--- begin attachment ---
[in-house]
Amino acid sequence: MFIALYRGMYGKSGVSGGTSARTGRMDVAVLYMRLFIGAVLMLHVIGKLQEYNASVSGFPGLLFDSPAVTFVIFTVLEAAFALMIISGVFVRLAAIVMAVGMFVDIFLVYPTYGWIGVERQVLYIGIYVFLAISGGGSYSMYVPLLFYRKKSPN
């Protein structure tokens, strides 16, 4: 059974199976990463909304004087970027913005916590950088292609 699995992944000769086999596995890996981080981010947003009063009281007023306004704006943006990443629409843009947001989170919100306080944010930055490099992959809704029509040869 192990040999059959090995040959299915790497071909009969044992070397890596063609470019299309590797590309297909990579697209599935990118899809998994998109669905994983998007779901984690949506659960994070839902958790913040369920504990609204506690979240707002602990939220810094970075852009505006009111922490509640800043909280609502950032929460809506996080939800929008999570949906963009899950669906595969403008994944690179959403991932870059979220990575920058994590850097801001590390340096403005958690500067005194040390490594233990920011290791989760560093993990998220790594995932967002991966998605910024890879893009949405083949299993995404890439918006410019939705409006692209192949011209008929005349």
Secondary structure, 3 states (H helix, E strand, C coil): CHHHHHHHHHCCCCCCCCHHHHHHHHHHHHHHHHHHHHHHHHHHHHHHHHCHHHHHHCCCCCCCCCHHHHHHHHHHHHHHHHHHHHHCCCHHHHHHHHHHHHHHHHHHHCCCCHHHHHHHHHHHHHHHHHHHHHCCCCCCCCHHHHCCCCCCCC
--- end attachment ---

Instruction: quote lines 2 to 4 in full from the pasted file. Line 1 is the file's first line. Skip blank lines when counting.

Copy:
Amino acid sequence: MFIALYRGMYGKSGVSGGTSARTGRMDVAVLYMRLFIGAVLMLHVIGKLQEYNASVSGFPGLLFDSPAVTFVIFTVLEAAFALMIISGVFVRLAAIVMAVGMFVDIFLVYPTYGWIGVERQVLYIGIYVFLAISGGGSYSMYVPLLFYRKKSPN
């Protein structure tokens, strides 16, 4: 059974199976990463909304004087970027913005916590950088292609 699995992944000769086999596995890996981080981010947003009063009281007023306004704006943006990443629409843009947001989170919100306080944010930055490099992959809704029509040869 192990040999059959090995040959299915790497071909009969044992070397890596063609470019299309590797590309297909990579697209599935990118899809998994998109669905994983998007779901984690949506659960994070839902958790913040369920504990609204506690979240707002602990939220810094970075852009505006009111922490509640800043909280609502950032929460809506996080939800929008999570949906963009899950669906595969403008994944690179959403991932870059979220990575920058994590850097801001590390340096403005958690500067005194040390490594233990920011290791989760560093993990998220790594995932967002991966998605910024890879893009949405083949299993995404890439918006410019939705409006692209192949011209008929005349």
Secondary structure, 3 states (H helix, E strand, C coil): CHHHHHHHHHCCCCCCCCHHHHHHHHHHHHHHHHHHHHHHHHHHHHHHHHCHHHHHHCCCCCCCCCHHHHHHHHHHHHHHHHHHHHHCCCHHHHHHHHHHHHHHHHHHHCCCCHHHHHHHHHHHHHHHHHHHHHCCCCCCCCHHHHCCCCCCCC